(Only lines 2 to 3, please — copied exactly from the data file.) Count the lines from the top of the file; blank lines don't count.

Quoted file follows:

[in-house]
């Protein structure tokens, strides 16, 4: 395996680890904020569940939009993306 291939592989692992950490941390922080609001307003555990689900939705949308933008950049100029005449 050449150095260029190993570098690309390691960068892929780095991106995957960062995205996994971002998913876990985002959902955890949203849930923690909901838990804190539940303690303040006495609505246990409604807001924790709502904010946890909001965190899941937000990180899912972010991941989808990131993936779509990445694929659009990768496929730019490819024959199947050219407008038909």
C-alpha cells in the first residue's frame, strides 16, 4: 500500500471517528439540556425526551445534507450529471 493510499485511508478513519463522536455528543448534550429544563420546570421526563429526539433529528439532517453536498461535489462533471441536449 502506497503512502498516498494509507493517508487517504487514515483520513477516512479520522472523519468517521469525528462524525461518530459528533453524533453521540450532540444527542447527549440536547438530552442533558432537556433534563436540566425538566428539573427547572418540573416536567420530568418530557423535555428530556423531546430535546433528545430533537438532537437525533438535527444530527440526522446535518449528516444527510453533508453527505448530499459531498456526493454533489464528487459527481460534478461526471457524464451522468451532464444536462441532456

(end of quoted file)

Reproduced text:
């Protein structure tokens, strides 16, 4: 395996680890904020569940939009993306 291939592989692992950490941390922080609001307003555990689900939705949308933008950049100029005449 050449150095260029190993570098690309390691960068892929780095991106995957960062995205996994971002998913876990985002959902955890949203849930923690909901838990804190539940303690303040006495609505246990409604807001924790709502904010946890909001965190899941937000990180899912972010991941989808990131993936779509990445694929659009990768496929730019490819024959199947050219407008038909």
C-alpha cells in the first residue's frame, strides 16, 4: 500500500471517528439540556425526551445534507450529471 493510499485511508478513519463522536455528543448534550429544563420546570421526563429526539433529528439532517453536498461535489462533471441536449 502506497503512502498516498494509507493517508487517504487514515483520513477516512479520522472523519468517521469525528462524525461518530459528533453524533453521540450532540444527542447527549440536547438530552442533558432537556433534563436540566425538566428539573427547572418540573416536567420530568418530557423535555428530556423531546430535546433528545430533537438532537437525533438535527444530527440526522446535518449528516444527510453533508453527505448530499459531498456526493454533489464528487459527481460534478461526471457524464451522468451532464444536462441532456